In John 1:46, Nathanael asks the question, “Can anything good come out of Nazareth?” At first, it seems like an odd question, but it reveals much about the Jewish view of both the town of Nazareth and the region of Galilee.
Starting in John 1:35, Jesus begins calling His first disciples, including Nathanael. The day after Jesus is baptized, He is with John the Baptist and John’s disciples. John makes the proclamation, “Behold, the Lamb of God!” (John 1:36). After this proclamation, two of John’s disciples begin following Jesus. One of those disciples is Andrew, Simon Peter’s brother. Andrew retrieves Peter so he can follow Jesus as well. Jesus then enters the region of Galilee and calls Philip who then finds Nathanael. Philip proclaims to Nathanael, “We have found the one Moses wrote about in the Law, and about whom the prophets also wrote—Jesus of Nazareth, the son of Joseph” (John 1:45). Nathanael’s skeptical response is that found in John 1:46, “Can anything good come out of Nazareth?”
Nazareth was a city roughly 55 miles north of Jerusalem. During the time of Jesus, the Jews held those from Nazareth, a city within the region of Galilee, in low esteem. This isn’t seen better anywhere else in Scripture than through Nathanael’s question, “Can anything good come out of Nazareth?”
The low view of Nazareth is important in understanding Matthew’s claim that Jesus “fulfilled what was said through the prophets, that He would be called a Nazarene” (Matthew 2:23). Nothing in the Old Testament explicitly says that Jesus would be from Nazareth, so what is Matthew talking about? Most likely, Matthew is referring to those prophecies regarding Christ that reveal how others will despise Him and treat Him poorly—Psalm 22:6–7 and Isaiah 53:3, for example.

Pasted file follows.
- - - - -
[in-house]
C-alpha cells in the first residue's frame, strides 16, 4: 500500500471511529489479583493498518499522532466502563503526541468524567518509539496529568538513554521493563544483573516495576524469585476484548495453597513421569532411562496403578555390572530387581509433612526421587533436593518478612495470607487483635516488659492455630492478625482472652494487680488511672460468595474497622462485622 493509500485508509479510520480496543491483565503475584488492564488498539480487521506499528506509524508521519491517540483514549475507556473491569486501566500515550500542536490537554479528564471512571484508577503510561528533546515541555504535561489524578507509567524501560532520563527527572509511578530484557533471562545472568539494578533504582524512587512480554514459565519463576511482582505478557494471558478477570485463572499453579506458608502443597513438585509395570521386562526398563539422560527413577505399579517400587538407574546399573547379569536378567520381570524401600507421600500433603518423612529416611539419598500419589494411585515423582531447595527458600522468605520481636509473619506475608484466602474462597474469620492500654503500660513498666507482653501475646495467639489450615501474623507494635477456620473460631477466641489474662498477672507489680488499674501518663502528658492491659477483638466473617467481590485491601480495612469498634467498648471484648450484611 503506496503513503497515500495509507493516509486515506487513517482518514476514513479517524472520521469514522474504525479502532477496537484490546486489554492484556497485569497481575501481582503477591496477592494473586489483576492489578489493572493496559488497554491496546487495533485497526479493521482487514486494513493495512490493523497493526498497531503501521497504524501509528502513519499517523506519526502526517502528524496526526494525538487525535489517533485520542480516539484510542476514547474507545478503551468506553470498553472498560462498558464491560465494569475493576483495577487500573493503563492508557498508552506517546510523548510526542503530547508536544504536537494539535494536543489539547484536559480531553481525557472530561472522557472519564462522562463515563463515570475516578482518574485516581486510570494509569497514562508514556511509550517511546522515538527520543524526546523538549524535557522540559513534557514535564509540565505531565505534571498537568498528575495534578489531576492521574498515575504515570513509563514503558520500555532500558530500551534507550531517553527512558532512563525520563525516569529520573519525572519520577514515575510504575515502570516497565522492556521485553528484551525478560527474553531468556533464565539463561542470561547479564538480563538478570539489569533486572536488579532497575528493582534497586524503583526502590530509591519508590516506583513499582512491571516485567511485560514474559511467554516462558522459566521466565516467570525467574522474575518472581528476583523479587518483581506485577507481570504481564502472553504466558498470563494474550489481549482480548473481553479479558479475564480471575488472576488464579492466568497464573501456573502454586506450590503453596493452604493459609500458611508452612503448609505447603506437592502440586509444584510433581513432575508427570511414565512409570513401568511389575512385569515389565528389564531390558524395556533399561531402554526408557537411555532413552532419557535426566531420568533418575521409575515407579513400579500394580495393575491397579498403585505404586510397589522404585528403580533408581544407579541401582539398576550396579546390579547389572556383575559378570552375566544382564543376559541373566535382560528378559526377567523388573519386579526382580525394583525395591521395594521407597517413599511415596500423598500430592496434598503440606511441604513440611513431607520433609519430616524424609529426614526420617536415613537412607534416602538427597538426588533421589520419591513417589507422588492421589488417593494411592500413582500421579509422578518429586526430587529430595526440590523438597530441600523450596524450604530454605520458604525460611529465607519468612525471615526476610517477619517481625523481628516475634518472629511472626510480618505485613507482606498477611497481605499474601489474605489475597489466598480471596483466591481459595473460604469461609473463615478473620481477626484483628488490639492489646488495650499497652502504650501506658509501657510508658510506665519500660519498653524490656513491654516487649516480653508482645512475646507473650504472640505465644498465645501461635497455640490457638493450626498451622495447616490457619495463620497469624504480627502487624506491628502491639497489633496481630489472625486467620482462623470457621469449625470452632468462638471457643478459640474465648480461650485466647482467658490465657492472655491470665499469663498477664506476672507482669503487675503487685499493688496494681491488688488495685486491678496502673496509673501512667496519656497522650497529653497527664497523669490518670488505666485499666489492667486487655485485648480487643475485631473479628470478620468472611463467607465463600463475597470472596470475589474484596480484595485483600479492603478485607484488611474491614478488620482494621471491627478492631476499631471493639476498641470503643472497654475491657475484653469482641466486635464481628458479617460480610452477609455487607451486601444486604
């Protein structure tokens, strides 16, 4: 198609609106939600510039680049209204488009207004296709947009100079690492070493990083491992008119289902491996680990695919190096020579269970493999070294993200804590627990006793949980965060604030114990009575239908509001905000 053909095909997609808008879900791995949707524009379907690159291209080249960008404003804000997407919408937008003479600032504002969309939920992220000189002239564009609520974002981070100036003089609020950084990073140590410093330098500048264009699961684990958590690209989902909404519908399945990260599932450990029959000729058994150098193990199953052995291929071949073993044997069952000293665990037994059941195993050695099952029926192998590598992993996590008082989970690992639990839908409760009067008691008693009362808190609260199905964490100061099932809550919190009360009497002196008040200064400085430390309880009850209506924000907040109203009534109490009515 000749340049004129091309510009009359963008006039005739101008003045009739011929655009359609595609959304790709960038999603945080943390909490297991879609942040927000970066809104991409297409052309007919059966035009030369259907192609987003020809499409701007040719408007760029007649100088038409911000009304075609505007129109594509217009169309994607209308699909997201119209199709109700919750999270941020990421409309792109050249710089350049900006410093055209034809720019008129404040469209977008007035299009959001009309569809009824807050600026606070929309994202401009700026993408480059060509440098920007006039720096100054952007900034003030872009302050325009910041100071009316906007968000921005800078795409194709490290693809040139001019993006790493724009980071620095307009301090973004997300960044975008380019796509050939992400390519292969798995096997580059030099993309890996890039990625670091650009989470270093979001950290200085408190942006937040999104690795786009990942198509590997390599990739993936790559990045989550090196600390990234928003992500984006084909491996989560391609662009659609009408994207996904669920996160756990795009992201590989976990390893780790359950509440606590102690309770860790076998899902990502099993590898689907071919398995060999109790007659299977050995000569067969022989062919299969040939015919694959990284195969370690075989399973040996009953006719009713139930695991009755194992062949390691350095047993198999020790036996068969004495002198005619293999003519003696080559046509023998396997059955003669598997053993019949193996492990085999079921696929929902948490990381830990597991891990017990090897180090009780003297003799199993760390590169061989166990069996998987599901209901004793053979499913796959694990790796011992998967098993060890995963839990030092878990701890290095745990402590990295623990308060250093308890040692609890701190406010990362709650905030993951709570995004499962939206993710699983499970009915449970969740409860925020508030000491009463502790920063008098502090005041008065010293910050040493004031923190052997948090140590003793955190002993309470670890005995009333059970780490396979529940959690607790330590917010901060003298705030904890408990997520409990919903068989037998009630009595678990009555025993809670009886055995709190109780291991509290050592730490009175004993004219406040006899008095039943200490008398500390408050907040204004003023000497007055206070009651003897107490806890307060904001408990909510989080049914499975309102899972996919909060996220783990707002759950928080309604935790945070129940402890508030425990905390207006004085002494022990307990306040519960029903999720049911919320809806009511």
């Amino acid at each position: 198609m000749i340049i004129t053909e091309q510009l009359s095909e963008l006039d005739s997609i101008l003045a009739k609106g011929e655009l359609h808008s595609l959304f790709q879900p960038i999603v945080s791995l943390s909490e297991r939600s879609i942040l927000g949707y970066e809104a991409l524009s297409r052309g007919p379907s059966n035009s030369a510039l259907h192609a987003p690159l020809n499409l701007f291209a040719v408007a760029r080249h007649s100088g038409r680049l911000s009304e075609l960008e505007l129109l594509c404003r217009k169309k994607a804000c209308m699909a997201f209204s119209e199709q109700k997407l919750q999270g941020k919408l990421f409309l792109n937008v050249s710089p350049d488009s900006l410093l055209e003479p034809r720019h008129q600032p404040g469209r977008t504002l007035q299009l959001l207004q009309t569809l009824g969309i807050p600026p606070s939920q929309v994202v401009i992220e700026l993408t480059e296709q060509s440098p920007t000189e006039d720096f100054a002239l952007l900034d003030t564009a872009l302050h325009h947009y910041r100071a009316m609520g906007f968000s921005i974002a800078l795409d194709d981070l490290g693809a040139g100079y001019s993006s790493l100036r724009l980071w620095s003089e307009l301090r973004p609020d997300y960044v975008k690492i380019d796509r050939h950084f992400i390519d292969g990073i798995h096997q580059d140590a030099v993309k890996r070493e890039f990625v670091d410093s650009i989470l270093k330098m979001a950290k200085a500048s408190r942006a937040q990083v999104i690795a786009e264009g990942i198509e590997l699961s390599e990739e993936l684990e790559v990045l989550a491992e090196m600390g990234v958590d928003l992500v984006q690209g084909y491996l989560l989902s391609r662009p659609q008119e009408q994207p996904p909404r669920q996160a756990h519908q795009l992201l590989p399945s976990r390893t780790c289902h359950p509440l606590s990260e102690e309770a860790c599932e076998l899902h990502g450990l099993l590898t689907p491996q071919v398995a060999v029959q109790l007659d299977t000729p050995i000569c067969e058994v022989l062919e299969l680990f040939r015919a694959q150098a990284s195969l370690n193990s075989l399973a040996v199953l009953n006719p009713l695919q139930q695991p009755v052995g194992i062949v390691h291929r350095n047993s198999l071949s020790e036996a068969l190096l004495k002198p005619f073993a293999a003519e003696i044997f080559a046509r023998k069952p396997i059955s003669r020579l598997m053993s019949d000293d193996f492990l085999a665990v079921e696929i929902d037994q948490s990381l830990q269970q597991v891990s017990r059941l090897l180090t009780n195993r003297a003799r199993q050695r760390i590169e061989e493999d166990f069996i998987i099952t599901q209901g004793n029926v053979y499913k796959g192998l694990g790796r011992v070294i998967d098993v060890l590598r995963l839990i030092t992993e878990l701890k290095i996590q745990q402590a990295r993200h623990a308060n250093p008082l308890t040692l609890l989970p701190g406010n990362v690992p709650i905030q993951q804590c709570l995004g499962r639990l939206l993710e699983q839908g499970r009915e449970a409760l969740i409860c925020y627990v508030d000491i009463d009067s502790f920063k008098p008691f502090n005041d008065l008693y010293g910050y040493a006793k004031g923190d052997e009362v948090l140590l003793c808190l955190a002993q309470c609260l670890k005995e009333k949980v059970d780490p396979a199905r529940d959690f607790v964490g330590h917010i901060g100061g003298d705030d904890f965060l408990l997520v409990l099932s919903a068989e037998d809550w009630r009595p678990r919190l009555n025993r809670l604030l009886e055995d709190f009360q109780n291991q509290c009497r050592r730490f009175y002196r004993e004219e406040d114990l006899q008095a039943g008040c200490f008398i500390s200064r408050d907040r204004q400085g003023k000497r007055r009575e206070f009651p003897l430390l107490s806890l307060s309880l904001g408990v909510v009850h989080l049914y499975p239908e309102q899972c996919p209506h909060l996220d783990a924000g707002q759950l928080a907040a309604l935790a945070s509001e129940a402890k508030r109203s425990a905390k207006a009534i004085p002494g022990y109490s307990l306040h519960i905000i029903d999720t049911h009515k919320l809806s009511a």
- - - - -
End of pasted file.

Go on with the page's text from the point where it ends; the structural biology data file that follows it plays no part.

Psalm 22:6–7 describes the Christ as being “scorned by everyone, despised by the people” as “they hurl insults, shaking their heads.” Isaiah 53:3 describes the Christ as “despised and rejected by mankind.” It is possible these passages are the prophecies to which Matthew alludes in his statement “He would be called a Nazarene.”
Nathanael’s mocking question, “Can anything good come out of Nazareth?” foreshadows the fact that Jesus would be mocked more earnestly by others (cf. John 7:42). Nathanael asks the question because the Christ was seen as being the one who would deliver Israel from oppression. The long-awaited Messiah was to be held in the highest esteem. So why would He come from a place like Nazareth?
“Can anything good come out of Nazareth?” The surprising answer is “yes.” God chose to have His Son, the Savior of the world, live in Nazareth. “God chose the foolish things of the world to shame the wise; God chose the weak things of the world to shame the strong. God chose the lowly things of this world and the despised things—and the things that are not—to nullify the things that are” (1 Corinthians 1:27–28). We see this often in Scripture: Joseph, Ruth, Gideon, and David all began in lowly, despised places, but God chose them and used them in great ways.
Jesus was foolish and weak and lowly and despised in the estimation of this world (cf. John 19:1–5), and to top it off, He was from Nazareth. Jesus is the ultimate example of God utilizing the weak (according to human standards) to shame the wise (also according to human standards) for the purpose of glorifying Himself.
Nathanael begins his time with Jesus with a gently derisive question: “Can anything good come out of Nazareth?” But his tone soon changes. After an opportunity to speak with Jesus, Nathanael proclaims, “Rabbi, you are the Son of God; you are the king of Israel” (John 1:49).